Wednesday, April 27, 2011
The Stewart's over on 9W in Bethlehem had some samples out when I stopped by for a sod-y today. I didn't have my camera in the store, so I missed out on photographing the samples in their natural environments. I did, however, manage to get ahold of one of the "Stewart's Bread" samples (pictured above).
I don't know why this made me laugh, but it did. There were like 10 or 15 individually bagged and date stamped slices of white sandwich bread hanging on one of those little poles with the clips near the checkout counter. It is as if Stewart's Shops can do nothing without seeming "kitschy" and anachronistic. The funny thing is, I don't think they calculate any of it. I honestly think that Stewart's sees absolutely nothing amusing about putting slices of bread in little baggies and hanging them on a pole as samples. Well, maybe it is just me who notices these sorts of things.
Aside from the bread there were wee ice cream cones sitting in a little cone holder right on top of the gallons in the freezer. Just go ahead and help yourself! All this business made me chortle after my busy day and reminded me why I go to Stewart's at least once a week (i.e. for the weirdness... and hot dogs).
Anyhow, I am sorted in case I need to make half a sandwich. Perhaps I will use my bread sample for a cheese toasty, but I don't know. That might be too crazy. I don't think I can live at that speed....
Thursday, April 21, 2011
Every time I see this particular vendor at the Knick (I refuse these new fangled terms. "Pepsi," or "Times Union," Bah!) my mind reads "Pizza Sapiens." I am then carried away with visions of some intermediary species between Neanderthal and Homo Sapiens and their unusual feeding/mating habits... I am prone to bizarre mental tangents. Anyhow, I think they should embrace the "Pizza Sapiens" title and dress like cavemen and grunt, carry clubs, and dress in skins. Then I wouldn't feel so bad about paying them 10 bucks for a slice of crappy pizza and a diet Coke.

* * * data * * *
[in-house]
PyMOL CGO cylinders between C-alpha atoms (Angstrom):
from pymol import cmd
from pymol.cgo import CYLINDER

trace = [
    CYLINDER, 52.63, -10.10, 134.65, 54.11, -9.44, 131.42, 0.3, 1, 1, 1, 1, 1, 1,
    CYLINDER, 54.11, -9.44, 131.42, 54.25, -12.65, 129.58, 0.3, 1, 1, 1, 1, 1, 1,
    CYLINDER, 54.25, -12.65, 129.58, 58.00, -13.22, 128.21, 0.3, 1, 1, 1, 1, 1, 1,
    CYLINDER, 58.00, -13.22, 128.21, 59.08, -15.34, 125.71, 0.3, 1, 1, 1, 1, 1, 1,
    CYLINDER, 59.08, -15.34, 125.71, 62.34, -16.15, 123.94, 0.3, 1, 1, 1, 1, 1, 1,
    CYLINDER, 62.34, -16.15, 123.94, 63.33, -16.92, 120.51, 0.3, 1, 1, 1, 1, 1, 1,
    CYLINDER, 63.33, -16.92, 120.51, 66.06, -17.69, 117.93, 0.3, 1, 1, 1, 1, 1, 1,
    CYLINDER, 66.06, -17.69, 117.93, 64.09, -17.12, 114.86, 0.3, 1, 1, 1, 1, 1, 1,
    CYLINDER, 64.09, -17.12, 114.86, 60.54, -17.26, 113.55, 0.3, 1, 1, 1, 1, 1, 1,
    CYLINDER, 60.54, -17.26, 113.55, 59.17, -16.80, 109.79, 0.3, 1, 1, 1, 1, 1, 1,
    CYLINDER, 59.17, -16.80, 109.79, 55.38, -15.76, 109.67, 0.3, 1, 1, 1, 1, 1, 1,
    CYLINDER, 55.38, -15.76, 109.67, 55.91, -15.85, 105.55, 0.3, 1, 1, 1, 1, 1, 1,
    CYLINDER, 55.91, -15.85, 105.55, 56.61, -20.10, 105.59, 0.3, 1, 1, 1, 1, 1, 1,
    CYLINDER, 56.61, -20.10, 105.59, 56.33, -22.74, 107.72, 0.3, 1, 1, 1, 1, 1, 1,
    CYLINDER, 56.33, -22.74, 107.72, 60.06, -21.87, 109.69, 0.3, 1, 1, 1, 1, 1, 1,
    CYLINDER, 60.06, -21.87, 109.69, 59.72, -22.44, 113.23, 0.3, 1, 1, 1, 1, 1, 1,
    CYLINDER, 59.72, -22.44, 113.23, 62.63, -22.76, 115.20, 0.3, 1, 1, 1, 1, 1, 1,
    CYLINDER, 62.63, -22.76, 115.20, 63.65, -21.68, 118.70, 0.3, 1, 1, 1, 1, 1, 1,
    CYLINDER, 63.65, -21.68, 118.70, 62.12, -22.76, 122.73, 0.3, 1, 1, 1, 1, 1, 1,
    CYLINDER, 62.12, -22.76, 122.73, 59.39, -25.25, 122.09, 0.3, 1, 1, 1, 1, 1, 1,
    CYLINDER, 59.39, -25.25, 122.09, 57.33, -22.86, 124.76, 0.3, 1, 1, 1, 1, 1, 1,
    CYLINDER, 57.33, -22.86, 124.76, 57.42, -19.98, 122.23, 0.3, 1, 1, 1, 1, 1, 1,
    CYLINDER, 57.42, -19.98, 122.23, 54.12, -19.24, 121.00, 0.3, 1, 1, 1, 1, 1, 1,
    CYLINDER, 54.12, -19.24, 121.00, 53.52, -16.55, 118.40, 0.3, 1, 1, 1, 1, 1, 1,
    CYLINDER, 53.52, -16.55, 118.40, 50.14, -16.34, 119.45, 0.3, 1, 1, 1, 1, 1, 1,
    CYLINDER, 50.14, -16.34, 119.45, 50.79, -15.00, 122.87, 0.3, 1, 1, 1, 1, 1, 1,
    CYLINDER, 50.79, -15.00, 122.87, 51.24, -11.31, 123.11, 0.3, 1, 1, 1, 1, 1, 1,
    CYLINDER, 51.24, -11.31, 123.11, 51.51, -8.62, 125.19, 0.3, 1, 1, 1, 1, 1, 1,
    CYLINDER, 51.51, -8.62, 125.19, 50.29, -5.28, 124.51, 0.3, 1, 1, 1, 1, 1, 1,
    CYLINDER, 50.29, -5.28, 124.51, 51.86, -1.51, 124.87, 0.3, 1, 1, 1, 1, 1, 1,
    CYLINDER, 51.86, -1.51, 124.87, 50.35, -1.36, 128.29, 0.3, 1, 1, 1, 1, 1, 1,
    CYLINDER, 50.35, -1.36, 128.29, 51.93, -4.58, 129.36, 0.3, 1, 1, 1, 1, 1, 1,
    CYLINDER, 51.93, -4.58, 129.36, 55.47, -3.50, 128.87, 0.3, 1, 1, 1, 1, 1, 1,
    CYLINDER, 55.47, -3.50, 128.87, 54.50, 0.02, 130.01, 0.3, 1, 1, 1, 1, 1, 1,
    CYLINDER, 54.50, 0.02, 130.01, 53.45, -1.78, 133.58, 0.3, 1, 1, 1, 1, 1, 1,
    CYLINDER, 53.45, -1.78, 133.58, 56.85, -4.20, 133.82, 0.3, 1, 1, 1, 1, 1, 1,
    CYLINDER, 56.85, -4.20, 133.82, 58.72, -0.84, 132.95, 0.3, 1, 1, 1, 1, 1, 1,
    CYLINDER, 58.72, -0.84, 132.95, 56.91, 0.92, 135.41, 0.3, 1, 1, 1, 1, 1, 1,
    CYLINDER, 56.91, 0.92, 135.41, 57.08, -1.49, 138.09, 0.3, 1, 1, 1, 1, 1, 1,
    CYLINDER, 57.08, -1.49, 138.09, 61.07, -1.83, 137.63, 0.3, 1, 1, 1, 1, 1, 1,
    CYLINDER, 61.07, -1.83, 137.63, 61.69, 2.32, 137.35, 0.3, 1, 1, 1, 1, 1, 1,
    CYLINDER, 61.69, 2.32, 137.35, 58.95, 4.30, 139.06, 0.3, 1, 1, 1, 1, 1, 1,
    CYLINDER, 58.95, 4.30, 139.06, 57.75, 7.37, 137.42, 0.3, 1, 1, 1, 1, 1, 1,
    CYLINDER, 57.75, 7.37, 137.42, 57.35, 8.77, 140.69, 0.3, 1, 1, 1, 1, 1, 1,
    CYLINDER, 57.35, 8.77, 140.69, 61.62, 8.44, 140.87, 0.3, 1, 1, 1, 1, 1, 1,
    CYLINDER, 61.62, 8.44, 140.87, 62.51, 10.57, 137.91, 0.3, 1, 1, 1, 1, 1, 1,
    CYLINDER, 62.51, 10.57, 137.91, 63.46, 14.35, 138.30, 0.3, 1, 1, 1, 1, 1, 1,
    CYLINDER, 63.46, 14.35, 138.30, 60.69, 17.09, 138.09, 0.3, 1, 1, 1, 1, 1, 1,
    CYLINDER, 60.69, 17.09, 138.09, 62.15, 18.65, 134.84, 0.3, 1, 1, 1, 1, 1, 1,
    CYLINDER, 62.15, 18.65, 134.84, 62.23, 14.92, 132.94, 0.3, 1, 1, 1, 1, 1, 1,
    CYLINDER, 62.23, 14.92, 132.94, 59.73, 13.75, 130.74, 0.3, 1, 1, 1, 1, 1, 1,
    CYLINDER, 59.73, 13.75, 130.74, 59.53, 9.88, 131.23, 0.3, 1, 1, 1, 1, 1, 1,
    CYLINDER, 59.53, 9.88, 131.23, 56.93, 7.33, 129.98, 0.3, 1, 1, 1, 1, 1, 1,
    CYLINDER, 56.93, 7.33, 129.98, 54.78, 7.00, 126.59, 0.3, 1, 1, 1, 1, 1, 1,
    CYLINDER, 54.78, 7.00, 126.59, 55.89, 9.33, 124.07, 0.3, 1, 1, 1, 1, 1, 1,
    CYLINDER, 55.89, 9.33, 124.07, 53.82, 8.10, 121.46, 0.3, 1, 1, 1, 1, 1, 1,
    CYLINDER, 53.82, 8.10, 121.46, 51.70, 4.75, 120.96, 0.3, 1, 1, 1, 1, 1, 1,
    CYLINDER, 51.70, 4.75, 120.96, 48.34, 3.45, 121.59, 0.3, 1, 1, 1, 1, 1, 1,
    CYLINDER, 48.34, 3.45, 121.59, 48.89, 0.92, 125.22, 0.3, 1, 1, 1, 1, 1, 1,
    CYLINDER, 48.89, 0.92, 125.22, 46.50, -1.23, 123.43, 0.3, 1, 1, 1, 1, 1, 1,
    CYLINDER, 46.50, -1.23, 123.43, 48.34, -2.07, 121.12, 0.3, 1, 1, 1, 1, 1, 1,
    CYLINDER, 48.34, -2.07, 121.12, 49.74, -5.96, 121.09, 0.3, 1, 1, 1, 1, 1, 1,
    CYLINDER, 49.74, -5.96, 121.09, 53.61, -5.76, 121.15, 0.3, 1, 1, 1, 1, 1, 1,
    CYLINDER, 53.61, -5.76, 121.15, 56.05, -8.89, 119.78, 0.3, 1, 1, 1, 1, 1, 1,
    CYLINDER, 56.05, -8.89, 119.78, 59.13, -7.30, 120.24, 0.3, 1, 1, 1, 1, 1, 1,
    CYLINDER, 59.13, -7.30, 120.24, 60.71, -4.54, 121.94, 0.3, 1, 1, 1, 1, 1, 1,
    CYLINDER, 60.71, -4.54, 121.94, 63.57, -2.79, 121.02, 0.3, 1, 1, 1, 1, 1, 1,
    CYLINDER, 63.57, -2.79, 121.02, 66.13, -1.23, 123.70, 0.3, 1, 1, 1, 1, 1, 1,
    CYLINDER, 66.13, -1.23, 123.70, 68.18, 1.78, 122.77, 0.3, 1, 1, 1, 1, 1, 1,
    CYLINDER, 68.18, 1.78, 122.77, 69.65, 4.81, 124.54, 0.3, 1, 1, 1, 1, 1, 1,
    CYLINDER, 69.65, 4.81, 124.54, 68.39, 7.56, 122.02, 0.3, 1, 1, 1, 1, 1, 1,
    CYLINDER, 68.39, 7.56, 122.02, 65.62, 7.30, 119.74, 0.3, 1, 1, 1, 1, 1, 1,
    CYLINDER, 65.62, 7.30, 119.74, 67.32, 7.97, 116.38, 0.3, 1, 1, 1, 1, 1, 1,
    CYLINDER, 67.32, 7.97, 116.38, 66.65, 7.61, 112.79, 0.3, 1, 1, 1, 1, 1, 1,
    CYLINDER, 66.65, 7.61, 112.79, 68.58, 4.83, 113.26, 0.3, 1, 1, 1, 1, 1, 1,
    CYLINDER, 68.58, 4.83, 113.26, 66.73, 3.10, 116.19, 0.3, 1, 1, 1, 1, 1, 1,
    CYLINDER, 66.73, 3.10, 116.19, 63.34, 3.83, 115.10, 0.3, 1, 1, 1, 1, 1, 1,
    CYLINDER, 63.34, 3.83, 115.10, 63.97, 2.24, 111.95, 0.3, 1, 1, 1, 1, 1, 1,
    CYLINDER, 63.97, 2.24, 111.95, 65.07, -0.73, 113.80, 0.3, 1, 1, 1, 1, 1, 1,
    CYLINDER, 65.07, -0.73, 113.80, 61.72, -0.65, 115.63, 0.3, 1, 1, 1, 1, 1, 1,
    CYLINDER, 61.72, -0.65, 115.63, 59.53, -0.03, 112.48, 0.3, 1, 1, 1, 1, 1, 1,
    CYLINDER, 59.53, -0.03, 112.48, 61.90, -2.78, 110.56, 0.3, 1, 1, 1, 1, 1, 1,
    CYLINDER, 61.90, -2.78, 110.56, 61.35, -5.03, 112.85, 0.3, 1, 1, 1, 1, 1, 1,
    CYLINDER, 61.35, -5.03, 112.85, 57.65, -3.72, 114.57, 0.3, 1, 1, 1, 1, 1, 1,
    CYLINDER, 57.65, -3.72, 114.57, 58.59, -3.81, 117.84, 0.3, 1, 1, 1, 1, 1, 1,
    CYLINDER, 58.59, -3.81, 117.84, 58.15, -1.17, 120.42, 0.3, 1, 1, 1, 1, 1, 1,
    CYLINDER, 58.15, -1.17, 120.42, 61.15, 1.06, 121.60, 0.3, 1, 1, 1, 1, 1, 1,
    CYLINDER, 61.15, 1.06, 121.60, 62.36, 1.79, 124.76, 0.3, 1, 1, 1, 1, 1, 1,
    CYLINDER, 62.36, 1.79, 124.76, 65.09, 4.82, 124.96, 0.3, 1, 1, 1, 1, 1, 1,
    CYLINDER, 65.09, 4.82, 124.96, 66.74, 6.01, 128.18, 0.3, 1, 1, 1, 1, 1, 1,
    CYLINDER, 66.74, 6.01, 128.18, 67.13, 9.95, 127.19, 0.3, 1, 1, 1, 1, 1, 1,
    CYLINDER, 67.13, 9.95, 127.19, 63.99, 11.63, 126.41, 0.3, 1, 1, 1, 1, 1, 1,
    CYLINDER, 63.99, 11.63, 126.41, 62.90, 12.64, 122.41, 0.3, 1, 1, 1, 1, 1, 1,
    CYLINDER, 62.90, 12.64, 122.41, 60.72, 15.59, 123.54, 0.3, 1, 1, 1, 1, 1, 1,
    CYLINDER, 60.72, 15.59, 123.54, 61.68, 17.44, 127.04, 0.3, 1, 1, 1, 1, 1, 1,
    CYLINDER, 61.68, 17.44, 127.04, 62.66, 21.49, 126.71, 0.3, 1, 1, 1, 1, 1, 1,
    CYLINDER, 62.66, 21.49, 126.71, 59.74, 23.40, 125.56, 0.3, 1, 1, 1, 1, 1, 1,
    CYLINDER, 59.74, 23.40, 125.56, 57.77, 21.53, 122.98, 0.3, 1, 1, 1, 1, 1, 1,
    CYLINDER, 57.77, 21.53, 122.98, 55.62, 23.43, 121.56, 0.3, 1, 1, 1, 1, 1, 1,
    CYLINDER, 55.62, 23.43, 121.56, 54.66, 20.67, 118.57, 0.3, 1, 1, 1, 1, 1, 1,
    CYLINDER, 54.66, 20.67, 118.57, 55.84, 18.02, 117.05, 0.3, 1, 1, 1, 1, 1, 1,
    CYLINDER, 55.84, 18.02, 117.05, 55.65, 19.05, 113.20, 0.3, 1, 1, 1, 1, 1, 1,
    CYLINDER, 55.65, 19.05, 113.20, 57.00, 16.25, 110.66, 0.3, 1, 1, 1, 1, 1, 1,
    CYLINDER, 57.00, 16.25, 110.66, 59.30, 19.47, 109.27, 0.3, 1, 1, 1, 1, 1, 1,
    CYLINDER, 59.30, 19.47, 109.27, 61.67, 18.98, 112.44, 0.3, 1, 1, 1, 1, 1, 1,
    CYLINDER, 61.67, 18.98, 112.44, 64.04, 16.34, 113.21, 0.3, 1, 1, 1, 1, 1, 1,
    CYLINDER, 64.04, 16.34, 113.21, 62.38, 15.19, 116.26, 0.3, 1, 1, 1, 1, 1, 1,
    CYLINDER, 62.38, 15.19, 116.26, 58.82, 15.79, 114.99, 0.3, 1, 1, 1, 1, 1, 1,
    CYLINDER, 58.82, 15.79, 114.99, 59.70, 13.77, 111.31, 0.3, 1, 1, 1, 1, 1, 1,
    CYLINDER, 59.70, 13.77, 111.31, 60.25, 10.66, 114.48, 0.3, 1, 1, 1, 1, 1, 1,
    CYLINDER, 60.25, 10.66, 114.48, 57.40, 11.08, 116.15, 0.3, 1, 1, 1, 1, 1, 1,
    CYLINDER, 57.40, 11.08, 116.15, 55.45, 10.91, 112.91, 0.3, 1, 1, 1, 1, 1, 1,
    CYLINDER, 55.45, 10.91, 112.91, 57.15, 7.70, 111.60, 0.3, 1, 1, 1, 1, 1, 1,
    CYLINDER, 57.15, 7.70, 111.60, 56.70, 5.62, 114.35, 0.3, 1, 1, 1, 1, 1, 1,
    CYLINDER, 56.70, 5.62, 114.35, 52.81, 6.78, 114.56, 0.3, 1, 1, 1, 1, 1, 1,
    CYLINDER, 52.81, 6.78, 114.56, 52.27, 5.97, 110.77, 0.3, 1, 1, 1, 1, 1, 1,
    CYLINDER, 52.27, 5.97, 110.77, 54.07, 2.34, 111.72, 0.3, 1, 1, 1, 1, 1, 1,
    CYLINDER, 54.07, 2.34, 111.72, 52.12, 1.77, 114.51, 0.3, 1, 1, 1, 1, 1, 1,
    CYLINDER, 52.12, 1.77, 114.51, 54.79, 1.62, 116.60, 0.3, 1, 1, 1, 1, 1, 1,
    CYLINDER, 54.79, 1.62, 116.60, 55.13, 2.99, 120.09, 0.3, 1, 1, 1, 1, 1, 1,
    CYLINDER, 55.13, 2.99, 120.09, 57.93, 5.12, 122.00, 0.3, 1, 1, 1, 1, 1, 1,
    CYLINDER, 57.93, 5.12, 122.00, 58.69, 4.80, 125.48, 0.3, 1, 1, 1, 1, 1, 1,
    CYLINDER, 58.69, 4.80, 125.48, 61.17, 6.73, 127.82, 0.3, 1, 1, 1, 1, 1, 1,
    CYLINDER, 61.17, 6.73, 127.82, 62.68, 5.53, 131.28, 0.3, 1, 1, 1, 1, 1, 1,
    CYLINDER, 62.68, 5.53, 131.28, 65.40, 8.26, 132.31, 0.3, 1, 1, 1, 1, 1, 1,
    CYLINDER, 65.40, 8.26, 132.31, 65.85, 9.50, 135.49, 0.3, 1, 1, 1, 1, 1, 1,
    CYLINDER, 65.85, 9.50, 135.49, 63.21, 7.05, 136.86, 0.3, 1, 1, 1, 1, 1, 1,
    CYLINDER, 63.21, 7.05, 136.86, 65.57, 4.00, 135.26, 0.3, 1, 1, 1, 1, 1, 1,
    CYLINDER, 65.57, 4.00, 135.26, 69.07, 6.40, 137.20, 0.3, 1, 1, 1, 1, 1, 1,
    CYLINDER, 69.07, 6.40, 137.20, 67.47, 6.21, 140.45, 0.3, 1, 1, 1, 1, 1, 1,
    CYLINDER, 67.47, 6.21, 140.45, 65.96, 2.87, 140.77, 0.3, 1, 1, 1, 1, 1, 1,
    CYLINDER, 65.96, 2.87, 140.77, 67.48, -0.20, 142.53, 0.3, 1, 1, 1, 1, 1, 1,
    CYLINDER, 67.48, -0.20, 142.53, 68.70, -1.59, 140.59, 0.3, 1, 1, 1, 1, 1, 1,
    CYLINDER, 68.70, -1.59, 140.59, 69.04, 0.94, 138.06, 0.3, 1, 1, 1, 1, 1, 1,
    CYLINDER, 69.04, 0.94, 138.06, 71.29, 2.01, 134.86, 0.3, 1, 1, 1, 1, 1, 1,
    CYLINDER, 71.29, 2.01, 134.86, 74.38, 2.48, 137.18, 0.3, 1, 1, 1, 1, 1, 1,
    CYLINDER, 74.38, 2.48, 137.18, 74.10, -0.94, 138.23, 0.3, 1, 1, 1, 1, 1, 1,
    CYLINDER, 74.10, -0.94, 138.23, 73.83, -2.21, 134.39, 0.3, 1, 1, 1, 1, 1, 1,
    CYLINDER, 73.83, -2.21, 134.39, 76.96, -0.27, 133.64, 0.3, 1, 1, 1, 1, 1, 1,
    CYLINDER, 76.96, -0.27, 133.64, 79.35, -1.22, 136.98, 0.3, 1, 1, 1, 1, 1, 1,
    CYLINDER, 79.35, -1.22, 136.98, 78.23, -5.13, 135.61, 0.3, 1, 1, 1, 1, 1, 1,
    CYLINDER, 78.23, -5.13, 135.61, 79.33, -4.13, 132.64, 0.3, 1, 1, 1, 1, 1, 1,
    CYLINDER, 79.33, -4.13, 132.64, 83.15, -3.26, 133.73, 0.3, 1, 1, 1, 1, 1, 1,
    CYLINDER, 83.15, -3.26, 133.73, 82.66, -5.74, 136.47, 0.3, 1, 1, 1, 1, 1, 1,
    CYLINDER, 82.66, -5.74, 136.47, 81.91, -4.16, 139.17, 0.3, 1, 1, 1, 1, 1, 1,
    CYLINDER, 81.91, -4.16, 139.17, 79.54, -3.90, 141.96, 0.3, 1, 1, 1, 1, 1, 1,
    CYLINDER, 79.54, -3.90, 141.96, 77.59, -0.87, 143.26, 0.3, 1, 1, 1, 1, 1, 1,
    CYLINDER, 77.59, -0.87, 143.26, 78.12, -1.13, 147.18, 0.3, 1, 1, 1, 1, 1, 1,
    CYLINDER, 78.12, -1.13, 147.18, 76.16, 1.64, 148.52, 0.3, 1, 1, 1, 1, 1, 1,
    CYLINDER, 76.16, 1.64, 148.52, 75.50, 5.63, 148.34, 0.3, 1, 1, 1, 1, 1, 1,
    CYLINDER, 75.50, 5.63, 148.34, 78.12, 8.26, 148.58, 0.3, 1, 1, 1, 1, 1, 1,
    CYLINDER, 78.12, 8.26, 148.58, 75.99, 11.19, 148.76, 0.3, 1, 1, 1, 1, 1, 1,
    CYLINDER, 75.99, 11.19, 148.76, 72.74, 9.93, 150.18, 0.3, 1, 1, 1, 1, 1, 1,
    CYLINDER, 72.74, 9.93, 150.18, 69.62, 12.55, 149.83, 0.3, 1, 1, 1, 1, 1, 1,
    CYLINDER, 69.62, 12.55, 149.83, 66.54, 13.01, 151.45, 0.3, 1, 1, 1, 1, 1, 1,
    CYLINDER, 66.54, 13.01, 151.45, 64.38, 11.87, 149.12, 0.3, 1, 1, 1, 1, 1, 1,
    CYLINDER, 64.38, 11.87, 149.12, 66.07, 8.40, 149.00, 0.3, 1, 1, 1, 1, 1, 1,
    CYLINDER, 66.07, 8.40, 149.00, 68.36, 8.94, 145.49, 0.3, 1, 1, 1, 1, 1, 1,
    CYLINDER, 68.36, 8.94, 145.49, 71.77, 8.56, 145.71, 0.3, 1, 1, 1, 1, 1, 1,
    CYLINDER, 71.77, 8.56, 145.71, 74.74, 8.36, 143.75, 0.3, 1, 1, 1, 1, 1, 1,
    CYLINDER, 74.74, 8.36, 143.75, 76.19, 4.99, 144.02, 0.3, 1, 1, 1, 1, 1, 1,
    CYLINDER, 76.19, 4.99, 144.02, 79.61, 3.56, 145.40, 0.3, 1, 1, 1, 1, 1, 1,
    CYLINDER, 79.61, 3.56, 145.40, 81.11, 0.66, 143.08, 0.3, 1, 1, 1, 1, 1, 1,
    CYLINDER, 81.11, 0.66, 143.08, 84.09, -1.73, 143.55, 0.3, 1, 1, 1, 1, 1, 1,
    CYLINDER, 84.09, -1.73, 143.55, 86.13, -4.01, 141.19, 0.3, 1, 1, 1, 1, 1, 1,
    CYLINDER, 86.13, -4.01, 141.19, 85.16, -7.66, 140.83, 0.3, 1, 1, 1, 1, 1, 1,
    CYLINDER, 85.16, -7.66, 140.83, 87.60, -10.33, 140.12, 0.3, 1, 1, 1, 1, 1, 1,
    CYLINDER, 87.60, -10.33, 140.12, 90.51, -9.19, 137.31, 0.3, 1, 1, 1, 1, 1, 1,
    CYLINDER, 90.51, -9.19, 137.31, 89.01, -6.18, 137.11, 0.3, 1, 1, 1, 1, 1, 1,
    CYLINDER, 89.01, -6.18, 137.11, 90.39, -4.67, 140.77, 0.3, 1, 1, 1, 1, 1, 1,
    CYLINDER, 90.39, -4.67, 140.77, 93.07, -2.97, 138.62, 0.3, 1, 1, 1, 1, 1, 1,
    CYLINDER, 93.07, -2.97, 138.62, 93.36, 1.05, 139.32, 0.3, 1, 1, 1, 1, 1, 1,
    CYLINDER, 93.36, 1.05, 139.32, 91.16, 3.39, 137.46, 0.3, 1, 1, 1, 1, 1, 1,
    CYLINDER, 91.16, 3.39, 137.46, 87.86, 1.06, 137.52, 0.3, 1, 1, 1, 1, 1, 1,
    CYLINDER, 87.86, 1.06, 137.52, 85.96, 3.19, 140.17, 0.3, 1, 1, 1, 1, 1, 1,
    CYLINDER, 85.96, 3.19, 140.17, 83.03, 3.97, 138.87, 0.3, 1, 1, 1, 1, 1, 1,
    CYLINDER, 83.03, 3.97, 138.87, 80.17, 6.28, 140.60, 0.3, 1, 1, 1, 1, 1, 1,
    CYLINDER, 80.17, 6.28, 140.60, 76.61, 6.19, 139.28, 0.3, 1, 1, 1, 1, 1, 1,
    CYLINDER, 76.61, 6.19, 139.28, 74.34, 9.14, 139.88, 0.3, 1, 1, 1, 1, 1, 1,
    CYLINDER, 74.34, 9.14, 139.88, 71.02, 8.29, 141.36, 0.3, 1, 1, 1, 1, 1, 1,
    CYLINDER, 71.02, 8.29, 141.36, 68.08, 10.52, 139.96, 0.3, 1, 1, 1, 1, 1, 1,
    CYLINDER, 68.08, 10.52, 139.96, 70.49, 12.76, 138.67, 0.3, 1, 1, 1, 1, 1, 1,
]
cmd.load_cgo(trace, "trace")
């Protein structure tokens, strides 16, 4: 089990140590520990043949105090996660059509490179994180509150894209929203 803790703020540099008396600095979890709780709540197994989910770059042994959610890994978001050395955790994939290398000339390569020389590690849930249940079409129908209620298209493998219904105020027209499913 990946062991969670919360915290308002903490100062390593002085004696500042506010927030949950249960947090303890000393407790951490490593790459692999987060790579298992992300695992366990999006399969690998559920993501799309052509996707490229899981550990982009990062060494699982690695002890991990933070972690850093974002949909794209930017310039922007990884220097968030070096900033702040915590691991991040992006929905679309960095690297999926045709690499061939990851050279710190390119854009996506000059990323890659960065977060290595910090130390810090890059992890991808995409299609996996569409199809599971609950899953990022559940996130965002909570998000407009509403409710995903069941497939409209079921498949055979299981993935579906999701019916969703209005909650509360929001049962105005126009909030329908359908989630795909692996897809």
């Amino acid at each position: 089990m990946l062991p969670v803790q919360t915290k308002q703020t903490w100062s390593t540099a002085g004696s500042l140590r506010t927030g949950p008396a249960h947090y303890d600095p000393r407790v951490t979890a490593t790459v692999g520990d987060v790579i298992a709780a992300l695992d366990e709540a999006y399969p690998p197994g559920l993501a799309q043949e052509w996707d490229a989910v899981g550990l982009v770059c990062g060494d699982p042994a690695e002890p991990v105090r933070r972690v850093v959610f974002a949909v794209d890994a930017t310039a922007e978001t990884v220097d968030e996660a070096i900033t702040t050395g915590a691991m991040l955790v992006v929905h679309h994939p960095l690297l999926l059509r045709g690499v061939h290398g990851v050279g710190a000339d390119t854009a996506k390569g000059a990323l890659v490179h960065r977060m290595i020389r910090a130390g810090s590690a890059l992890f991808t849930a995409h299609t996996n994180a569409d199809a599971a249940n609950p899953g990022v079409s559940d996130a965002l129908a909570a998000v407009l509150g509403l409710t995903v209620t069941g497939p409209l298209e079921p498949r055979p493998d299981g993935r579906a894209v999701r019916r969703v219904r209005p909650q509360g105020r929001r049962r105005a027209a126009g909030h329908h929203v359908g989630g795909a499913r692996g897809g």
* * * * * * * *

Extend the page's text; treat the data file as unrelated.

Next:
Anyways, I was there for a hockey game (go Devils). So of course, hot dogs happend.
The hot dog chili was pretty weak (i.e. it had tomatoes in it), but as I am hardcore, I still put some spicy brown on those bad boys.
Monday, April 18, 2011
Look at that beautiful runny egg (on some Gob Dol Bi Bim Bop). Look at it! The white ain't even set, muhahahaha! I have a thing for barely cooked eggs, don't ask me why. In any event, the red hot stone bowl cooks the egg through when you stir up the dish. But I admire the balls the restaurant (Kinnaree, Lark St.) shows by presenting this dish this way given our society, which is so filled with squeamish, simpering ninnies. Although I will say that the sauce they served with this dish was a little tame as far as the heat level goes. Simply remedied, I will request something spicy next time.
Here is a picture of the Mee Krob that I ordered because the name sounded like Klingon food (it was actually fried noodles and shrimp, not that a Klingon wouldn't like noodles and shrimp...).
Based on my first experience, I think I really like Kinnaree. I will have to confirm with subsequent visits.
Suddenly, Crab Salad!
I didn't put up a picture of the Crab Salad because I didn't eat any. But some friends did and they drooled and raved about it. So hear is a picture, it does look good doesn't it?
After having a little Gob Dol Bi Bim Bap at Kinnaree on Lark St. (Albany, do I need to specify? I never now if any outlanders are reading...) I decided to swing by Crisan Bakery for some pastry with my fair little 'un. Mademoiselle Dave had an engagement so Giblet and I had a daddy/daughter luncheon with friends.
At Crisan, I hurriedly pointed at a few things sort of haphazardly (young Giblet was at the end of her behavior rope) and ended up with the above assortment. Everything was good, but I have to single out those too little chocolaty looking bastards on the left of the picture. Here is a close up.
These were called "Little Richards" I believe, and were layers of walnut merengue with chocolate and vanilla butter cream. These were hands down the finest sweet morsels that have found their way into my gullet in quite some time. I ate both of them standing in my kitchen in about 4 minutes. I loved the texture as the "walnut merengue" almost reminded me of torrone (one of my favorite things in the world).
Anyhow, if you haven't been to Crisan you are missing out, I ain't blowing smoke, they put out some good stuff.
Saturday, April 16, 2011
Part 1: Genesee Lager